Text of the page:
One of the loudest voices that's worked to debunk this theory is al-Fayed's former spokesperson, Michael Cole. He confirmed to Deadline that in all the time he spent with his former boss, he never saw or heard him speak of any such plans. Cole continued: "Netflix and the production company describe 'The Crown' as 'dramatized fiction,' and I am not going to disagree with that characterization. That means it is made up."

Cole went on to say that the entire premise put forward in "The Crown" was absolutely false: "Mohamed was a remarkable man in many ways. He was delighted that his eldest son and his family's dear friend Diana were together. But making two people fall in love with each other? That was beyond even his great talents." The elder al-Fayed passed away in August of 2023.

William and Harry's reactions to Diana's deaths weren't entirely accurate

Ahead of the release of the sixth season of "The Crown," executive producer Suzanne Mackie said (via the BBC) that they wanted everyone to know that a lot of thought and care went into the depiction of Diana's death. Still, those in-the-know pushed back pretty hard on some of the things depicted in the show, including the reactions of William and Harry. 

For starters, Prince Harry was shown crying in reaction to the news, but the real-life Harry wrote in his 2023 book "Spare" that tears only came when he was face-to-face with his mother's coffin for those last moments before her burial. He wrote: "My body convulsed and my chin fell and I began to sob uncontrollably into my hands. I felt ashamed of violating the family ethos, but I couldn't hold it in any longer. It's ok, I reassured myself, it's ok. There aren't any cameras around."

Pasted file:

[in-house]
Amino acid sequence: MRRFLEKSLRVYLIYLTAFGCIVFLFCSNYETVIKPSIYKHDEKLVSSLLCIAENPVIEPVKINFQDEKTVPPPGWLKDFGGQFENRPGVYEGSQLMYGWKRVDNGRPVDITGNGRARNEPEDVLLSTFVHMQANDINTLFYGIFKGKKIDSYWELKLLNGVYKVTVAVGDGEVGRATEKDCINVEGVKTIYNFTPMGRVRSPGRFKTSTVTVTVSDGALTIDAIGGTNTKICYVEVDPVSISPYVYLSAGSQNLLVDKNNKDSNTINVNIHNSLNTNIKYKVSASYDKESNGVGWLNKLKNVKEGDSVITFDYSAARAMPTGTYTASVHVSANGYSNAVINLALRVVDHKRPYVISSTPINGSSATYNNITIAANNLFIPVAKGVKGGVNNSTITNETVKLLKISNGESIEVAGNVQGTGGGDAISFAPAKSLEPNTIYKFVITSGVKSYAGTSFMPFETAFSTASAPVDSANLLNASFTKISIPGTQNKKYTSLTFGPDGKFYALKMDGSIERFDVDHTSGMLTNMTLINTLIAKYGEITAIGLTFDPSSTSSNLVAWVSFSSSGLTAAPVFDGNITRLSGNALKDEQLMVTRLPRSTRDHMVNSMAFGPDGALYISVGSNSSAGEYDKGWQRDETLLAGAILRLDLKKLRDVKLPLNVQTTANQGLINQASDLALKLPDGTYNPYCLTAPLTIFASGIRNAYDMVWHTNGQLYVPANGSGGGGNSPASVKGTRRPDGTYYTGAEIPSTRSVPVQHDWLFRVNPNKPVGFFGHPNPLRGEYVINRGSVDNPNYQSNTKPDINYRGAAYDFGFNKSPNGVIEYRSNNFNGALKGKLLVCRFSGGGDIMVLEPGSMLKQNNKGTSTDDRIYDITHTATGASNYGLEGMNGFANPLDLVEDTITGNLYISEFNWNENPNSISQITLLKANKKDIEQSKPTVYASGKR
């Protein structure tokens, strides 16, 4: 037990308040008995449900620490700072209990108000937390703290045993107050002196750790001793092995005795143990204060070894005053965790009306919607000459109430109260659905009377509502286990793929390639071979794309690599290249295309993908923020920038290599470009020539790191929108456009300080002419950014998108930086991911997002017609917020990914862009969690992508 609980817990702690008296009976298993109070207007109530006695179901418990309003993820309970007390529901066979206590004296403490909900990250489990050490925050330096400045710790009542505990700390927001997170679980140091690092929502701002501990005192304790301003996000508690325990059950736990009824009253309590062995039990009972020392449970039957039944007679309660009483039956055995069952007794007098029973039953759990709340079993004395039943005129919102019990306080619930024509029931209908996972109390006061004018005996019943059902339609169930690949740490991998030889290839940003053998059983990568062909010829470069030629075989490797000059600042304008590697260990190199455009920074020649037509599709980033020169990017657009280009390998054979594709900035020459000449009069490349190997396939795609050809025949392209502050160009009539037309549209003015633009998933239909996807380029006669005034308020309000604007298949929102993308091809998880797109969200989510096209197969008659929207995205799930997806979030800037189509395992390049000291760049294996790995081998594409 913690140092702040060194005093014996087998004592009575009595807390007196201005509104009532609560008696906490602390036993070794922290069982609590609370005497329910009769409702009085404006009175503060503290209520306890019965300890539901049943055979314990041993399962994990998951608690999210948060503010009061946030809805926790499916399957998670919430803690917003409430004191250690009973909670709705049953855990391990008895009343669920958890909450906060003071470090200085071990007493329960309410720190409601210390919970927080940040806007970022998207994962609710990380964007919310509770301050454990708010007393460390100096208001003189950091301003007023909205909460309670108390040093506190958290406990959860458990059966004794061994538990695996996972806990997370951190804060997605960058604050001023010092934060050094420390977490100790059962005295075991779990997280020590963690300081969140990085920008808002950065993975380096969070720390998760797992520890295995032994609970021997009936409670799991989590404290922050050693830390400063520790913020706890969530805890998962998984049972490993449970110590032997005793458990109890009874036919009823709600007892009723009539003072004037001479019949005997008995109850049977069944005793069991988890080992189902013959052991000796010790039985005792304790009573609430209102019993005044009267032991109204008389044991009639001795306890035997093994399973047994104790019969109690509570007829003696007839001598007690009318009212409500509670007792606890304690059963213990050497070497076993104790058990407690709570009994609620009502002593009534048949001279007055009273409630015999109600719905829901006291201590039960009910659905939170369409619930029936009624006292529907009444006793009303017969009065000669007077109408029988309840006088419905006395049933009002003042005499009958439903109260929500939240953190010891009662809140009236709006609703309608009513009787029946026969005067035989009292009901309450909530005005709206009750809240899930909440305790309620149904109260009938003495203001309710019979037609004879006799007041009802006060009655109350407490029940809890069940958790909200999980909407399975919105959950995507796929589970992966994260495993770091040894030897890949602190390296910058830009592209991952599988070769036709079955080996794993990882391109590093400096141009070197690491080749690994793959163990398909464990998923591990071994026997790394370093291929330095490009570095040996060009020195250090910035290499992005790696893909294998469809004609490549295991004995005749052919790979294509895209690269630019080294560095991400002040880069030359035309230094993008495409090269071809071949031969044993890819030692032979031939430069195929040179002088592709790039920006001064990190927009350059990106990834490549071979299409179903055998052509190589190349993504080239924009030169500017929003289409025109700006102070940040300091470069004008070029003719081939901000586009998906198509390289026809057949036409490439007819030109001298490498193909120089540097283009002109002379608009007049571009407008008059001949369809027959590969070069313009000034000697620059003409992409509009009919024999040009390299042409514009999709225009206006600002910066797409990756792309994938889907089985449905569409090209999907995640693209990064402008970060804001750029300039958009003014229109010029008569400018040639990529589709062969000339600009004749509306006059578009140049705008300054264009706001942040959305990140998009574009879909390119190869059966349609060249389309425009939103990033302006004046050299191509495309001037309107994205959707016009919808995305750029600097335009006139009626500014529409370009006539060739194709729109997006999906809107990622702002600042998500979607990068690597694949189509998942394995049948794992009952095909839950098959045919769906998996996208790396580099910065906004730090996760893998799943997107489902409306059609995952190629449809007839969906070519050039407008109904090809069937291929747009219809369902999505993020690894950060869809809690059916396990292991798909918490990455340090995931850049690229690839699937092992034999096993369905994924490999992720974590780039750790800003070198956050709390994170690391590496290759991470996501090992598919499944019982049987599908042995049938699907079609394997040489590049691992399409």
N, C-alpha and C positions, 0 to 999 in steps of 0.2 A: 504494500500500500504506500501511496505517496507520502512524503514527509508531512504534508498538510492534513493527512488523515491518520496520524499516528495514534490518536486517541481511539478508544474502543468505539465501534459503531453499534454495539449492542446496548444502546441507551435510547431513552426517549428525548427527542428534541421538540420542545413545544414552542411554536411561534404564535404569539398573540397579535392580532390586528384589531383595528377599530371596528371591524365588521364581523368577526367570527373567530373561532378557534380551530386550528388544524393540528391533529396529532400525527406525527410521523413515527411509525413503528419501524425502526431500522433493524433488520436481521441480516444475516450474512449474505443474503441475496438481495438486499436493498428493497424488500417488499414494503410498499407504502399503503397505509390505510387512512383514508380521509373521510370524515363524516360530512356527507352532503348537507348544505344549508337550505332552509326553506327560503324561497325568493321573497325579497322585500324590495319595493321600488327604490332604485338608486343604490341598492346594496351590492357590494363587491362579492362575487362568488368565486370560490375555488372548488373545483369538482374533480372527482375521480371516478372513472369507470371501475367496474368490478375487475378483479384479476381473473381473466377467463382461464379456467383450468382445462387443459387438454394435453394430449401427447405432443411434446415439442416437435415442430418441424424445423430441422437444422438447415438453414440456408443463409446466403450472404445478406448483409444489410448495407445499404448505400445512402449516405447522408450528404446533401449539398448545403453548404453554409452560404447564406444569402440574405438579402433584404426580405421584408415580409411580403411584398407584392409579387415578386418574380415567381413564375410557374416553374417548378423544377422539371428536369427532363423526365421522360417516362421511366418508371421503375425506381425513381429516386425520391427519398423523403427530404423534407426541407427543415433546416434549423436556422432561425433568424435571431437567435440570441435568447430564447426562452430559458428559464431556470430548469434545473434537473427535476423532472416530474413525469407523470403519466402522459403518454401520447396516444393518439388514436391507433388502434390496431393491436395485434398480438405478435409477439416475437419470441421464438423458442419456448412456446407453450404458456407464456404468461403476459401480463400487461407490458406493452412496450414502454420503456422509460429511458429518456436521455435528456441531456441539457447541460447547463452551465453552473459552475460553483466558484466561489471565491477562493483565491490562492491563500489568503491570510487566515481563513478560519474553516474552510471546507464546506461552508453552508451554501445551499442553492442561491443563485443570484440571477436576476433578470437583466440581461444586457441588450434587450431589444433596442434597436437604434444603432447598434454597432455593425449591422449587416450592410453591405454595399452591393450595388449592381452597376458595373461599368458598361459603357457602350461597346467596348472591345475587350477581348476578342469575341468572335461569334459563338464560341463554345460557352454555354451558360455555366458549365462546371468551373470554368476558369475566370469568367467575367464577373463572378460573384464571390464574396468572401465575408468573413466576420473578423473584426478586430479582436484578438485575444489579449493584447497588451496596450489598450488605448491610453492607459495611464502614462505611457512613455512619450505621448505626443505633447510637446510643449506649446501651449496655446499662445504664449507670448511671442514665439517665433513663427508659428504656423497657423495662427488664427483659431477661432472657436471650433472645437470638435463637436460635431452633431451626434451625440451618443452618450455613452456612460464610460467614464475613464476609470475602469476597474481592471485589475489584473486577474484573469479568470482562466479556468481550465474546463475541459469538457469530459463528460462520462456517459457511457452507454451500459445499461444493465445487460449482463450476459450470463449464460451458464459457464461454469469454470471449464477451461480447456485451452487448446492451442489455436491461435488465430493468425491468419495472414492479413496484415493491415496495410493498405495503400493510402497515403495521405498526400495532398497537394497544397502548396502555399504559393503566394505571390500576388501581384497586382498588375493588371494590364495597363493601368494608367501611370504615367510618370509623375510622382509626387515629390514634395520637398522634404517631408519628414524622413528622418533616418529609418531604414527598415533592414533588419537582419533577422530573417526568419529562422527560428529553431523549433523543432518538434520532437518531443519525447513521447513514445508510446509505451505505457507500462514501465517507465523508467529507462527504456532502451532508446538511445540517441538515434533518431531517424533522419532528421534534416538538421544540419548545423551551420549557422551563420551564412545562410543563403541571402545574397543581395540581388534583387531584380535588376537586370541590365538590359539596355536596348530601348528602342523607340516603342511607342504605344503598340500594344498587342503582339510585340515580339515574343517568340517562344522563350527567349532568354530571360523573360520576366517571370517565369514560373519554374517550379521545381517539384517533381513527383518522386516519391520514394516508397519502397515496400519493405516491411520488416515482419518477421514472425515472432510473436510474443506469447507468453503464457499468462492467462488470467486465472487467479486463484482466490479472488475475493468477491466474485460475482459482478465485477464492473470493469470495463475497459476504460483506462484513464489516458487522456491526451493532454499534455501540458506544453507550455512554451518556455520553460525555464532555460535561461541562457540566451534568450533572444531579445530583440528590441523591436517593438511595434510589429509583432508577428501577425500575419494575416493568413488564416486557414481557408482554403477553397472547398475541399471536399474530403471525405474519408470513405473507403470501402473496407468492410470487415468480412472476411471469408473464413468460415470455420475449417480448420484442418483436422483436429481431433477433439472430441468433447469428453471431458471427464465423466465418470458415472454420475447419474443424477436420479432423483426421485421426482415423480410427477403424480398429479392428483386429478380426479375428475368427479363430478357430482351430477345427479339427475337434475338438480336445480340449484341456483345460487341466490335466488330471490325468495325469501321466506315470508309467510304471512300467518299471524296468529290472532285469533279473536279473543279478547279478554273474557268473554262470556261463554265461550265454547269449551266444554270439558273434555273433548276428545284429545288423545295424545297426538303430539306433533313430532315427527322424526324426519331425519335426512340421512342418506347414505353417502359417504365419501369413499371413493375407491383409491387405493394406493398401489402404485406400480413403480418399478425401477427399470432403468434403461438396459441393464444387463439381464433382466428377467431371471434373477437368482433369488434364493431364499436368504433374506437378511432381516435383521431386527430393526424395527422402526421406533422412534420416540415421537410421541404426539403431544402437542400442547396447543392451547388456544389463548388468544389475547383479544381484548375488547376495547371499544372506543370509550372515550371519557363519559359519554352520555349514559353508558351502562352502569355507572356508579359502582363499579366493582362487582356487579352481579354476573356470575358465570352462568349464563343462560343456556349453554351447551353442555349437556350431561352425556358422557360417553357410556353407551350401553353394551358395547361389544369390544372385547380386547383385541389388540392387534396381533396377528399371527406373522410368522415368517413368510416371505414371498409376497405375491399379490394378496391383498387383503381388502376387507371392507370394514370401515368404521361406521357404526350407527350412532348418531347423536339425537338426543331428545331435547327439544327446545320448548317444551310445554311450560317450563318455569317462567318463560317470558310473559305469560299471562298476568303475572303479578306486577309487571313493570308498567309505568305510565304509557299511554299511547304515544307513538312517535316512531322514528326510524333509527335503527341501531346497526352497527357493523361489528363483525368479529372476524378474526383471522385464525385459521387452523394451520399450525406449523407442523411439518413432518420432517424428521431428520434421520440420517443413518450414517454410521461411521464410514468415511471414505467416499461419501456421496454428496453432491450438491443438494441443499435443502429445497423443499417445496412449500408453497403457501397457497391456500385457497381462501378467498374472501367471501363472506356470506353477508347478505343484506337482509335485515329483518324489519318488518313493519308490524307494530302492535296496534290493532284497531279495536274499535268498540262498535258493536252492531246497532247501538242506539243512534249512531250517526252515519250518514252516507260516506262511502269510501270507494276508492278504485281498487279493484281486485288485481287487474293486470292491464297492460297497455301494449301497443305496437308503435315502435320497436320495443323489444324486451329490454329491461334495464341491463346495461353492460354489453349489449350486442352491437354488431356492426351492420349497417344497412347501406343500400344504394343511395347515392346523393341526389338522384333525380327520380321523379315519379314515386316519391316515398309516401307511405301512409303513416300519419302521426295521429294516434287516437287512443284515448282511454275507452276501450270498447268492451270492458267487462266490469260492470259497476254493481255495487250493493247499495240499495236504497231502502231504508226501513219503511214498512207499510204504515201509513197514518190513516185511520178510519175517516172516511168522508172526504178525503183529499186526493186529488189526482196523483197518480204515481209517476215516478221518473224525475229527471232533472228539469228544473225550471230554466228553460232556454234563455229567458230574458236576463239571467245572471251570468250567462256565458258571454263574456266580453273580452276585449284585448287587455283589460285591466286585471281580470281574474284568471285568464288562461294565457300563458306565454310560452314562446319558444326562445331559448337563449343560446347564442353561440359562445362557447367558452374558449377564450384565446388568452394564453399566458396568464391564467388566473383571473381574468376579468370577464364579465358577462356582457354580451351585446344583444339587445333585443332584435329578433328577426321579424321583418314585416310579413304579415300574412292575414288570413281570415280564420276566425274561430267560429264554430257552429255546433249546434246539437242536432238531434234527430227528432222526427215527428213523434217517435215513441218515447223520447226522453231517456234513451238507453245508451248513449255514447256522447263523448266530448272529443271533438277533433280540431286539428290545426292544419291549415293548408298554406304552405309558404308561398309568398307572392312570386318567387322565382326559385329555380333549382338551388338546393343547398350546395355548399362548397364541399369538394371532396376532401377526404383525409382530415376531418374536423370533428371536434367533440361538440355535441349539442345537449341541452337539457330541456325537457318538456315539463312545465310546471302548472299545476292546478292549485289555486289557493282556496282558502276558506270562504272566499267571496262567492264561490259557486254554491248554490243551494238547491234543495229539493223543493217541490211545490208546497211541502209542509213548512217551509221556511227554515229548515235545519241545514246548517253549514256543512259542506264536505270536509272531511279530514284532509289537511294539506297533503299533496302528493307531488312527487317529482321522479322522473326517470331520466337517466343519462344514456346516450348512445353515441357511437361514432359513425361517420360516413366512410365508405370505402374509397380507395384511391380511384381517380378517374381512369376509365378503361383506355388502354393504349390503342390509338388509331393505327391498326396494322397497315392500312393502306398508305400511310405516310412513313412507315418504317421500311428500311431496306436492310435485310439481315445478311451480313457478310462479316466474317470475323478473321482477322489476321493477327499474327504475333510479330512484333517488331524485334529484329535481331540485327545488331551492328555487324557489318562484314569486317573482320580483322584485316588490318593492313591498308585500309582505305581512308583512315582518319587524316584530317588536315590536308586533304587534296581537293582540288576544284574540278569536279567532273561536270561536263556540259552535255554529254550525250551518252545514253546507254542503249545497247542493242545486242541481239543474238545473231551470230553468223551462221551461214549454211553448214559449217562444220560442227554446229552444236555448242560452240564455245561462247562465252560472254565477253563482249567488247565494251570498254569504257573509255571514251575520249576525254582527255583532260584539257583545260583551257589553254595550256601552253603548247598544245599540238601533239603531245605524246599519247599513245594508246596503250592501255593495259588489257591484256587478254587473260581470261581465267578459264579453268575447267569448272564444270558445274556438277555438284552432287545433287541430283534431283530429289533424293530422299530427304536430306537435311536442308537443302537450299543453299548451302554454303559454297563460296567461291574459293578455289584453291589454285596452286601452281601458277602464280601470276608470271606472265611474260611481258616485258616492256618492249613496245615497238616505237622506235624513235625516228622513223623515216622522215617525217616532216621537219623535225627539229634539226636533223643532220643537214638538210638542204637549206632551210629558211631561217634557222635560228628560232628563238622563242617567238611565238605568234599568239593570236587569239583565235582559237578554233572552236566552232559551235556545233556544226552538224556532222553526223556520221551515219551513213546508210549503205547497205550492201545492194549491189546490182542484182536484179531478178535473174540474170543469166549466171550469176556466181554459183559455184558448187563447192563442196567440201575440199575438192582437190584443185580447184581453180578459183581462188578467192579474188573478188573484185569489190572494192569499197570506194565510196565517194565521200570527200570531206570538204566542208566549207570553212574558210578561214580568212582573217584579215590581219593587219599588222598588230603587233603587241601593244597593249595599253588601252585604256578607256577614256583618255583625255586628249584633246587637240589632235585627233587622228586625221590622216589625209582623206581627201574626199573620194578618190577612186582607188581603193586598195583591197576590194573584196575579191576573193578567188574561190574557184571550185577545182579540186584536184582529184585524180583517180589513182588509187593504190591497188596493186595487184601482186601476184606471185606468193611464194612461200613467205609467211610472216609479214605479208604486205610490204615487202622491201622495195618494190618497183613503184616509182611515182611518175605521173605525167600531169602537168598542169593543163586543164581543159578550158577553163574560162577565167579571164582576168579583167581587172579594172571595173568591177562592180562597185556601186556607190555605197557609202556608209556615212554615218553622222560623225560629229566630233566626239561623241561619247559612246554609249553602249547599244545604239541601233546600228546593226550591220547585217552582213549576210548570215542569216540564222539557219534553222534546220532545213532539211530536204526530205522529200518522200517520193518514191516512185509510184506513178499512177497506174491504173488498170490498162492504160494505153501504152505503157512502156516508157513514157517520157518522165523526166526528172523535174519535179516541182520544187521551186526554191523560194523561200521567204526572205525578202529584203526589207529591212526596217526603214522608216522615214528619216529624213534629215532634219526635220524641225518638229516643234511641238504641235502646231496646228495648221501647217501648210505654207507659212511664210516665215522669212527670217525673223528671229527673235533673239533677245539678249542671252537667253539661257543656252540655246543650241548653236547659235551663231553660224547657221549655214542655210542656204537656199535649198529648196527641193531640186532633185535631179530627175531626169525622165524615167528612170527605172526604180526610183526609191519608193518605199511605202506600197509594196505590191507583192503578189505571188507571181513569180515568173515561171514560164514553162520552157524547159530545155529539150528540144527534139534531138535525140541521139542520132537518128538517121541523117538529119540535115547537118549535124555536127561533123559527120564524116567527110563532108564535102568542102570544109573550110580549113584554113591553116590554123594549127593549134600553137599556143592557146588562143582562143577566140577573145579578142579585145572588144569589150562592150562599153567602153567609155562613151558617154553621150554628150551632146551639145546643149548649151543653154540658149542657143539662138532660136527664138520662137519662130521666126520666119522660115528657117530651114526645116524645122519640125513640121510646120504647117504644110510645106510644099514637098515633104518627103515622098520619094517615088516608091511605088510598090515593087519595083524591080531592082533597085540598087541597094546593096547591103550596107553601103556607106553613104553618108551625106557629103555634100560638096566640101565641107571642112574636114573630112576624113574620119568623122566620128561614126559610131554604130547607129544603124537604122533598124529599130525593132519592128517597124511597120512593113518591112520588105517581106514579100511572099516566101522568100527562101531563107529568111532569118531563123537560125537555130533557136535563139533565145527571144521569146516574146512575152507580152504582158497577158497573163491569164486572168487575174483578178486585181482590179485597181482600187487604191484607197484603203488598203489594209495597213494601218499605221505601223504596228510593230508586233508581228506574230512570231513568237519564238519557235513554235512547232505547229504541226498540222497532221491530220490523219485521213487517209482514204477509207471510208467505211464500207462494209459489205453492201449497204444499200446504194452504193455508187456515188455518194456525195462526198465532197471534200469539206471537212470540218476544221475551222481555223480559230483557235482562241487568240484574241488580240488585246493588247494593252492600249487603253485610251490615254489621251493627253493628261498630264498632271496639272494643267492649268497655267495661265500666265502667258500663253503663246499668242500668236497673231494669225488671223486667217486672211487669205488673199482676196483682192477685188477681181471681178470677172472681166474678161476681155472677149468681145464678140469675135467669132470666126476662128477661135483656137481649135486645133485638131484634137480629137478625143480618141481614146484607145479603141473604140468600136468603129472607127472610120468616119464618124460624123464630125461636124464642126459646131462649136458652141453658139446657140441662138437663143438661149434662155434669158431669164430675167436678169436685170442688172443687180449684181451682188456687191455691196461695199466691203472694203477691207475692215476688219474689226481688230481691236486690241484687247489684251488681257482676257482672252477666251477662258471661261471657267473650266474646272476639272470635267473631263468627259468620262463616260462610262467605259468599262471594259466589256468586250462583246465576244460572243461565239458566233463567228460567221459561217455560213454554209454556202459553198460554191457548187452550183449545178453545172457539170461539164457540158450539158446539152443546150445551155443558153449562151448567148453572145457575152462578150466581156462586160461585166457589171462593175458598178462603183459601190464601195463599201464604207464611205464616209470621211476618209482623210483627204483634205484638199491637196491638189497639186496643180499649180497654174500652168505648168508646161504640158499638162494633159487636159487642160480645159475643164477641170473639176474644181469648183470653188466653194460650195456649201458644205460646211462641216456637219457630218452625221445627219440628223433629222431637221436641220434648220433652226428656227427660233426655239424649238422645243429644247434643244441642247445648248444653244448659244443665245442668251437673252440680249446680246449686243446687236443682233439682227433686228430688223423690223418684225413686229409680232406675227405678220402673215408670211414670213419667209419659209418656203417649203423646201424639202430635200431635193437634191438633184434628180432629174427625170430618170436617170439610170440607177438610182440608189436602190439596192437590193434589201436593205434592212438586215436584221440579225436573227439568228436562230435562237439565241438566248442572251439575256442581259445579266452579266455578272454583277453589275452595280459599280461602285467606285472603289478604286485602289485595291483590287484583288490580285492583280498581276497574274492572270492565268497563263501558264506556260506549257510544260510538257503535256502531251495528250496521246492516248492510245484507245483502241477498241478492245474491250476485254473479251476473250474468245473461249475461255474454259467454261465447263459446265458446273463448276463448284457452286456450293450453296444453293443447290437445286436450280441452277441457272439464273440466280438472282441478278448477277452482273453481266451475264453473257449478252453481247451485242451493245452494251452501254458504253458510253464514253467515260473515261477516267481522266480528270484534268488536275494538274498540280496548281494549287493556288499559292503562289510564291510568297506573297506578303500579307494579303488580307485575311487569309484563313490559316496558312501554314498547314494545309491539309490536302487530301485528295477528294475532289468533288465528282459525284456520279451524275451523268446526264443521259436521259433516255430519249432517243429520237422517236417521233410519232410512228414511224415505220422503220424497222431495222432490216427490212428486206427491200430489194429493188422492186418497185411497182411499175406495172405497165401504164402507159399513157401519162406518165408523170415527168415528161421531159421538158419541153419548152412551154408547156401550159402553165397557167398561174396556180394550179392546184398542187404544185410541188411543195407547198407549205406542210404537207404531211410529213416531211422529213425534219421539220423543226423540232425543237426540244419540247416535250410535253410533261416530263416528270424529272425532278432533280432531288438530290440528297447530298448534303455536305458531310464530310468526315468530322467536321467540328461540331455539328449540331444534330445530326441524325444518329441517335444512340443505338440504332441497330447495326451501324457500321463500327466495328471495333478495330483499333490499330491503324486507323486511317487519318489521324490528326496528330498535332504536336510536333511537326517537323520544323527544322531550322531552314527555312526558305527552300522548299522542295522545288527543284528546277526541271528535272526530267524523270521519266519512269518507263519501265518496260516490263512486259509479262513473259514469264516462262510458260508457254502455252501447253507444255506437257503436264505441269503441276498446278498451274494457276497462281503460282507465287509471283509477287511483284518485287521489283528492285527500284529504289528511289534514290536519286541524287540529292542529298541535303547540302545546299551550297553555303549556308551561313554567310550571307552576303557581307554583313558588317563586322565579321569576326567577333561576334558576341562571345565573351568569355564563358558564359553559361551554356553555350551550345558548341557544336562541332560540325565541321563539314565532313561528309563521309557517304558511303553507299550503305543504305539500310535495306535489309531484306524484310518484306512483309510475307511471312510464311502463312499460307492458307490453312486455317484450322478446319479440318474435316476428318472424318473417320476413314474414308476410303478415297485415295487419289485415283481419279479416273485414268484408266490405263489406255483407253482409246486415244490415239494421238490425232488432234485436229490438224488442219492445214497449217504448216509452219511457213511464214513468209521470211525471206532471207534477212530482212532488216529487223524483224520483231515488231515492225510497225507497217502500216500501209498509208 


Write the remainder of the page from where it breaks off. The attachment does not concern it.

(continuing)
What about Prince William's 14-hour disappearance? Did that happen as depicted in "The Crown," or was there some artistic license taken? Experts say it's the latter. Dickie Arbiter was the queen's press secretary at the time of Diana's death, and when he spoke with Deadline, he called some of the scenes involving the princes "insensitive" and "unnecessary." He added that while they took walks in the Scottish highlands, the idea that William just disappeared was absolutely false.

No, the queen didn't respond that way to Diana's death

Anyone who has ever had an unexpected death in the family knows that there's no playbook and no instructions. In "The Crown," there's a heated debate about bringing Diana's body back to England from France and the logistics involved, but Queen Elizabeth's press secretary at the time, Dickie Arbiter, told Deadline that the idea that anything was debated was ridiculous.

"The scenes between Charles and his mother, in which he blurted out that she wanted Diana to come back in a Harrods van, were absolute nonsense," he said. "It just didn't happen like that. Of course an aircraft was going to be made available [to bring Diana's body home]. The queen was the first one to agree to that."

Arbiter also gave some insight into why Diana was given the public funeral she was, instead of a private one. He said that it was her family — specifically her brother, Charles Spencer — who made the call. "Spencer thought that because Diana was a public figure, because she was very popular and people adored her, that it should be something handled by the royal family to make it a public event rather than a private family event."